RESEARCH PAPER
Epilepsy in paediatric patients with schizencephaly
 
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1
Department of Paediatric Neurology, School of Medicine, Medical University of Silesia, Katowice, Poland
2
Department of Biostatistics, School of Public Health in Bytom, Medical University of Silesia, Katowice, Poland
3
Institute of Statistics and Demography, School of Economic Warsaw, Poland
4
Department of Women’s Health, Institute of Rural Health, Lublin, Poland
5
Department of Basic Biomedical Science, School of Pharmacy with the Division of Laboratory Medicine in Sosnowiec, Medical University of Silesia, Katowice, Poland
CORRESPONDING AUTHOR
Beata Sarecka-Hujar   

Department of Basic Biomedical Science, School of Pharmacy with the Division of Laboratory Medicine in Sosnowiec, Medical University of Silesia in Katowice
 
Ann Agric Environ Med. 2020;27(2):279–283
KEYWORDS
TOPICS
ABSTRACT
Introduction:
Schizencephaly is one of the rare congenital defects of the central nervous system (CNS), known as neuronal migration disorders. The etiology of schizencecephaly is unequivocal. Established etiologies include in-utero infections (cytomegalovirus and herpes simplex virus, HSV type I), toxic abuse (cocaine, alcohol), as well as drug use (warfarin).

Objectives:
he aim of the study was to analyze the clinical presentation of schizencephaly with particular consideration of the course of epilepsy in paediatric patients.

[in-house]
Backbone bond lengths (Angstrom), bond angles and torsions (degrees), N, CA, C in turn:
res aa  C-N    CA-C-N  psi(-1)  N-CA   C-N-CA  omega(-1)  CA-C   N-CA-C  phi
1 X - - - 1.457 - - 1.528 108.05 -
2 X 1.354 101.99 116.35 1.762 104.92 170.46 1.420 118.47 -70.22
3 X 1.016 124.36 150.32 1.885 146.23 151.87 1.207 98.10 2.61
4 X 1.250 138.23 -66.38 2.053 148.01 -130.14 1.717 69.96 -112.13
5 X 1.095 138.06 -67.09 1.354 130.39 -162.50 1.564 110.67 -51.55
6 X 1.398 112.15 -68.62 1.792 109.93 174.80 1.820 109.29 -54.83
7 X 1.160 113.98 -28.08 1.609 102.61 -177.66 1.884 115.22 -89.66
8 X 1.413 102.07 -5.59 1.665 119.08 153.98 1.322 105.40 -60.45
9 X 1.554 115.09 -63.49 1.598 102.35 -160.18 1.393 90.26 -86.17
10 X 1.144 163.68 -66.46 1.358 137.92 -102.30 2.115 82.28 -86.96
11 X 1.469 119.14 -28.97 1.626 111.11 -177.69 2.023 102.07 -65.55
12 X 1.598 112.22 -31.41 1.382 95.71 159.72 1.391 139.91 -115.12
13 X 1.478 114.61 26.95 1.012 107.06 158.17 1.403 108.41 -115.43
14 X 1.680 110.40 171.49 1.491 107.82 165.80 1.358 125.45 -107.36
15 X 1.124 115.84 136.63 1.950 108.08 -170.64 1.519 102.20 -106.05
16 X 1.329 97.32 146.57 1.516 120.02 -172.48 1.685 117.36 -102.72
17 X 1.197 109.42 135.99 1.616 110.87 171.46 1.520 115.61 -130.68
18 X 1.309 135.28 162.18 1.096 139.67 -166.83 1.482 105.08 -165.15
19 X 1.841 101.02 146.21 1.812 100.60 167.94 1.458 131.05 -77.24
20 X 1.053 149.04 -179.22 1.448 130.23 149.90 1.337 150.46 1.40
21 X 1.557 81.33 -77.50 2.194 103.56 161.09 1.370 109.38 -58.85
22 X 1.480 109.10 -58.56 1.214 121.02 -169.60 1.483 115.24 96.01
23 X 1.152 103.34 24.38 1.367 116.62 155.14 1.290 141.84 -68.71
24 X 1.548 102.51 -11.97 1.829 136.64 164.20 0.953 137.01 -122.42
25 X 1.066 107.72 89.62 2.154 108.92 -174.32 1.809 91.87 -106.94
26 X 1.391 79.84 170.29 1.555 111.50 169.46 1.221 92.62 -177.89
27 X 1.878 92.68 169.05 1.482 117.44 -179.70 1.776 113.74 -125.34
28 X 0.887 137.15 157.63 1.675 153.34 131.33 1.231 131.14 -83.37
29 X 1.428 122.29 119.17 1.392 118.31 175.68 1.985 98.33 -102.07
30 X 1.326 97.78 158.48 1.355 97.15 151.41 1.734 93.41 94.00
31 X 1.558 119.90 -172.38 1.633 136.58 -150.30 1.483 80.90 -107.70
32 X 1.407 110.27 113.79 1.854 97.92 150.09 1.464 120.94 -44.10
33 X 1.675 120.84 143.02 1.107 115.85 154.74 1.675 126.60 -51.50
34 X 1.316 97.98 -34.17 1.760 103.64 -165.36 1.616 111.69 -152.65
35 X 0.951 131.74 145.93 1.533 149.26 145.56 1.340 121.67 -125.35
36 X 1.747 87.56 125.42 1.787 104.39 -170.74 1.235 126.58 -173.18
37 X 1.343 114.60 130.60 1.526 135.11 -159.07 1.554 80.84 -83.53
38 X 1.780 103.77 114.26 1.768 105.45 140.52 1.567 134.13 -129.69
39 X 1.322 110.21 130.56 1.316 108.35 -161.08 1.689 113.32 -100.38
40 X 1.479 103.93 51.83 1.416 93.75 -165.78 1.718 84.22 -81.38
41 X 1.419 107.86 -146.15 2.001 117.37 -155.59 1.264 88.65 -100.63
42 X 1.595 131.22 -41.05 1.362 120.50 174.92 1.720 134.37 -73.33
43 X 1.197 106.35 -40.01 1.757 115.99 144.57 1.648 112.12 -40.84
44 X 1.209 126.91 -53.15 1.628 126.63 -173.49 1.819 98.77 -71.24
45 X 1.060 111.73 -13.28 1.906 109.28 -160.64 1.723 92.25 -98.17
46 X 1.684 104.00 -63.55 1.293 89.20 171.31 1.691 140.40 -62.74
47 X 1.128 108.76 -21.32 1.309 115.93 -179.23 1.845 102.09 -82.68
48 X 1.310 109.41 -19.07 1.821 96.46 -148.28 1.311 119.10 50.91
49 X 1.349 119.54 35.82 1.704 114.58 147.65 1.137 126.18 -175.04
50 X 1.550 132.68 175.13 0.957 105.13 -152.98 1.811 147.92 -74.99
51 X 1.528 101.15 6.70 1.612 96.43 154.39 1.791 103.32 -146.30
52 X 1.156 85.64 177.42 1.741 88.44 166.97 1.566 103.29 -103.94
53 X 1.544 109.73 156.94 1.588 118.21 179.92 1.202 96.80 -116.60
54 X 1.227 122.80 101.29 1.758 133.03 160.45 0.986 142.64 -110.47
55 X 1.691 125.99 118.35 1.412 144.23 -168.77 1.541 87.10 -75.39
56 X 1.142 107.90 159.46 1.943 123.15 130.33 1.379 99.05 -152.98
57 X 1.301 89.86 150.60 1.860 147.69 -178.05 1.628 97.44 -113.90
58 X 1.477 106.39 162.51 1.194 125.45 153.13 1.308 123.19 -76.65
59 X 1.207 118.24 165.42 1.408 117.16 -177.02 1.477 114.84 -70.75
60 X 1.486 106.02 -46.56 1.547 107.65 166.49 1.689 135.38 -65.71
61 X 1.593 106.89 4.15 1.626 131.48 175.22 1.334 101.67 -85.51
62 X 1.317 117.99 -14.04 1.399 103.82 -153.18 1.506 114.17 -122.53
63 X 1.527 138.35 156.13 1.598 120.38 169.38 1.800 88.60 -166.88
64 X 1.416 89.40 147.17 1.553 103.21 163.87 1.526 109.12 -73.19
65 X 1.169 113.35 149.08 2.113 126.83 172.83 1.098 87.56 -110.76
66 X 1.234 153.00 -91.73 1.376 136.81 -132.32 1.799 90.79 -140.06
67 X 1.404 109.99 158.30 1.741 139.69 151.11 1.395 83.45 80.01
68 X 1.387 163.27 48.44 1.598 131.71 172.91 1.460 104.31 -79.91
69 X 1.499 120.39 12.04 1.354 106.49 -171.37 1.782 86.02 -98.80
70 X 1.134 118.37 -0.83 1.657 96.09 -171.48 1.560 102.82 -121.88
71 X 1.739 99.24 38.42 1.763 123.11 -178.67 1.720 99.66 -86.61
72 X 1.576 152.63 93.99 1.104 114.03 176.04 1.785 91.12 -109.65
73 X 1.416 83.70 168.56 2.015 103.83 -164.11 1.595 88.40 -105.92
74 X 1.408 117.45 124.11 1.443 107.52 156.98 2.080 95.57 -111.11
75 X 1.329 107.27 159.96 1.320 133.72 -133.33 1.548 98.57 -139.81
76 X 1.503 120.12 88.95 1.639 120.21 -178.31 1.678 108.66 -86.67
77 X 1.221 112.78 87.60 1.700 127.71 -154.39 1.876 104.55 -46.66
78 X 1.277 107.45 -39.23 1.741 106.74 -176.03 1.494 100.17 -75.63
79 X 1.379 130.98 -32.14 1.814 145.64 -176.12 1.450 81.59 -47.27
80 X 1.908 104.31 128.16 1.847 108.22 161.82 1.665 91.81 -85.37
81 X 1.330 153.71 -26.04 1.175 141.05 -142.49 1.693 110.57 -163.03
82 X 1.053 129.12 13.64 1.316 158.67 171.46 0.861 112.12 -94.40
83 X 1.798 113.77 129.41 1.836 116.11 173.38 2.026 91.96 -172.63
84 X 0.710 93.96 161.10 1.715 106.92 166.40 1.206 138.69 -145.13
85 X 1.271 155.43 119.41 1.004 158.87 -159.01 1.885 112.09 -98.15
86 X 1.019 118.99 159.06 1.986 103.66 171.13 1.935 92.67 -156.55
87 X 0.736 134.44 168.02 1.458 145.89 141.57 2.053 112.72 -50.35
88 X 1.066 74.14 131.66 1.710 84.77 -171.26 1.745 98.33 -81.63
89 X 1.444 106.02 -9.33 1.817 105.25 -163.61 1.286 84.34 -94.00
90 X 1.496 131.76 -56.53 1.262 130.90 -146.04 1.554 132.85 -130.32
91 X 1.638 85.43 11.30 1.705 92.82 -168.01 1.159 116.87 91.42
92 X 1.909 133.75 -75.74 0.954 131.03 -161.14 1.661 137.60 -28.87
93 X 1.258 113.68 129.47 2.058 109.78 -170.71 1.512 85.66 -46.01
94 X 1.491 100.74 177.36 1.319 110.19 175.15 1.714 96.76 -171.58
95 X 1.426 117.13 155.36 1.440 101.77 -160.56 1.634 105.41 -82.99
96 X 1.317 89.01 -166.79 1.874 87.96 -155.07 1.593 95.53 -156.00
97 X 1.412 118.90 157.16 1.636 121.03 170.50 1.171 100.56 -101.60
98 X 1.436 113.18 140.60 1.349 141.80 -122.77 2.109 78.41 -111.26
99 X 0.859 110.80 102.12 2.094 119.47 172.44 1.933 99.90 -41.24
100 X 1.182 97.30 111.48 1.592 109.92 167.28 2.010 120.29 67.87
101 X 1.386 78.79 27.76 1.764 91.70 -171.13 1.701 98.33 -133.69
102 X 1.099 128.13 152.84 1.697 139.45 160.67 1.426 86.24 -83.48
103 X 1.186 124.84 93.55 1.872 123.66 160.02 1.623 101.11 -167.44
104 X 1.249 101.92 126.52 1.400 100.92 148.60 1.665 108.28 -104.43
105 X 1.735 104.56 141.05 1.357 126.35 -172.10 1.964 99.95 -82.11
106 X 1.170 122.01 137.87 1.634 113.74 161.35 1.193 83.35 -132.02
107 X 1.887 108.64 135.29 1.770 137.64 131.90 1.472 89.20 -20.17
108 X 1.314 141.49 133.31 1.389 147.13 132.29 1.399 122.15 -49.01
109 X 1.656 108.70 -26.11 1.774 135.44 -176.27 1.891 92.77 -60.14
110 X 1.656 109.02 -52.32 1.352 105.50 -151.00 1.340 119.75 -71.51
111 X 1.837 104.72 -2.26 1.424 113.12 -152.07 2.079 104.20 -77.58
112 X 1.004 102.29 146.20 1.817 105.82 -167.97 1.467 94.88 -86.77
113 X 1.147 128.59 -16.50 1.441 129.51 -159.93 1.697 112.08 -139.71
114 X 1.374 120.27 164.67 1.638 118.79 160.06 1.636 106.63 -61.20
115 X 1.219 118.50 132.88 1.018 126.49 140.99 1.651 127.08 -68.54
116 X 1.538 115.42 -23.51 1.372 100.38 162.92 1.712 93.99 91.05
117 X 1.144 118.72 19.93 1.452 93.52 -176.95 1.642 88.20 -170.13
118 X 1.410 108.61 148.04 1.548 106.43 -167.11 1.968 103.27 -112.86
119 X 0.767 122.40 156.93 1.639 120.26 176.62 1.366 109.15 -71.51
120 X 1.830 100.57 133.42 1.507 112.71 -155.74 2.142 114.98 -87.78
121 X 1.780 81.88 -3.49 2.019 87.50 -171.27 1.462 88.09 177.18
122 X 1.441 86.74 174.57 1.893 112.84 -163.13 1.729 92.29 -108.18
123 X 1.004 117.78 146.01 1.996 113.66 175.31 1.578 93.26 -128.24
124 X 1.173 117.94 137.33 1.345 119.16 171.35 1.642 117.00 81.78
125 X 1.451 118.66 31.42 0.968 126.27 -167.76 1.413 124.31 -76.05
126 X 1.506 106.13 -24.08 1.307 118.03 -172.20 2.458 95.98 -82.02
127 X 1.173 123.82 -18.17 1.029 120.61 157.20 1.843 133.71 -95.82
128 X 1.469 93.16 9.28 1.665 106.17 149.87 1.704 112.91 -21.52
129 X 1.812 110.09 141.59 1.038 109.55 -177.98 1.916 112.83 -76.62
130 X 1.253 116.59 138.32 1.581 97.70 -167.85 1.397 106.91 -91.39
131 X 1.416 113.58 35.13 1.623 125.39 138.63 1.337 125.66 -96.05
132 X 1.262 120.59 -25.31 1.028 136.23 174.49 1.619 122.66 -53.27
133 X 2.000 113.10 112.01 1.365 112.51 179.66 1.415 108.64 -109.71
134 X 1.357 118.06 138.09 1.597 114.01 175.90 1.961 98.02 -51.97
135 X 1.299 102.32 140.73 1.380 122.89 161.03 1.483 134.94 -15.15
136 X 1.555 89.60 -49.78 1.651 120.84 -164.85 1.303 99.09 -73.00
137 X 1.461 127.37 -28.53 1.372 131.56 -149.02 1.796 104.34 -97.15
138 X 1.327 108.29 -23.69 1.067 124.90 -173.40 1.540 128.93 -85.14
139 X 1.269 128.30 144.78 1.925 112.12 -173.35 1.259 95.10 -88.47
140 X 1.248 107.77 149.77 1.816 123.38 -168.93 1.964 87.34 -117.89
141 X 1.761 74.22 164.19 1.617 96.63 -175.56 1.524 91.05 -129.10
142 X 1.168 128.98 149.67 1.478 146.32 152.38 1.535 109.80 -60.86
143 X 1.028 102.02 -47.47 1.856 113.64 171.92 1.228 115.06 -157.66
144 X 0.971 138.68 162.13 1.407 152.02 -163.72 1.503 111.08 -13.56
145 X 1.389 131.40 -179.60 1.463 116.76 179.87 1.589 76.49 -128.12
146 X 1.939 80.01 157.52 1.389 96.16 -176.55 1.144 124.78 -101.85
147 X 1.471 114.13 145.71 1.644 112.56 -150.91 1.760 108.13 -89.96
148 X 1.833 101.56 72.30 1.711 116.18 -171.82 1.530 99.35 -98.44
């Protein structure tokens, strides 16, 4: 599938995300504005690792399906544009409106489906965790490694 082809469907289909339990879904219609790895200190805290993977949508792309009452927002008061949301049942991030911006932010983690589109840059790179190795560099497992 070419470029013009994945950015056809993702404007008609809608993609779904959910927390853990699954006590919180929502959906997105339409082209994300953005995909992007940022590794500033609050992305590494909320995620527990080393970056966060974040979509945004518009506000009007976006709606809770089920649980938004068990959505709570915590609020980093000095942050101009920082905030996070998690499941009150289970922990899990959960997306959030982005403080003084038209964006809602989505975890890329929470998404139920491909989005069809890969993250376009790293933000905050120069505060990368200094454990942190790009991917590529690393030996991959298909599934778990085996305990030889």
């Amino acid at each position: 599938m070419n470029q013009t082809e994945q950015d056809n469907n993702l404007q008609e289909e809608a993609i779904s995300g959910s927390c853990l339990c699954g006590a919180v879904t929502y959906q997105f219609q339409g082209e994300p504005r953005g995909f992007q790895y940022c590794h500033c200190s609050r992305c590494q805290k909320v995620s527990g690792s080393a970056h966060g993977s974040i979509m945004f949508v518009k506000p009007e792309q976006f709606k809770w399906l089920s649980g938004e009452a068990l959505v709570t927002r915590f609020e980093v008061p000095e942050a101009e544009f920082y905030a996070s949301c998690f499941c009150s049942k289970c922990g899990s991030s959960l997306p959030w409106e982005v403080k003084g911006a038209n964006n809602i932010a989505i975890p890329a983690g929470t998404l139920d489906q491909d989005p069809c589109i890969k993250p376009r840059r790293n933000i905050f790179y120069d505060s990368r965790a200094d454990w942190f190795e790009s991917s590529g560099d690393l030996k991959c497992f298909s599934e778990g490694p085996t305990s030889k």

Material and methods:
The study group consisted of 38 children with schizencephaly (20 of them had seizure) and was retrospectively assessed. Data were analyzed using SAS version 9.4. U Mann-Whitney and χ 2 tests and logistic regression analysis were used in statistical analyses.

Results:
Epilepsy was the most frequent in bilateral type II schizencephaly (p=0.033). In logistic regression analysis, the presence of bilateral open schizencephaly significantly increased the risk of seizures (OR=11.67; 95%CI 2.44–55.83; p=0.002). Drug-resistant epilepsy was observed in 9 children (45% of the children with epilepsy). Prevalence of both epilepsy and drug-resistant epilepsy in schizencephaly did not significantly depend on gender, stage of development, type or localization of schizencephaly, and other coexisting CNS defects or clinical presentation of schizencephaly at follow-up in the study group of patients.

Conclusions:
The bilateral type of schizencephaly was identified as an independent risk factor for epilepsy in the analyzed children.

 
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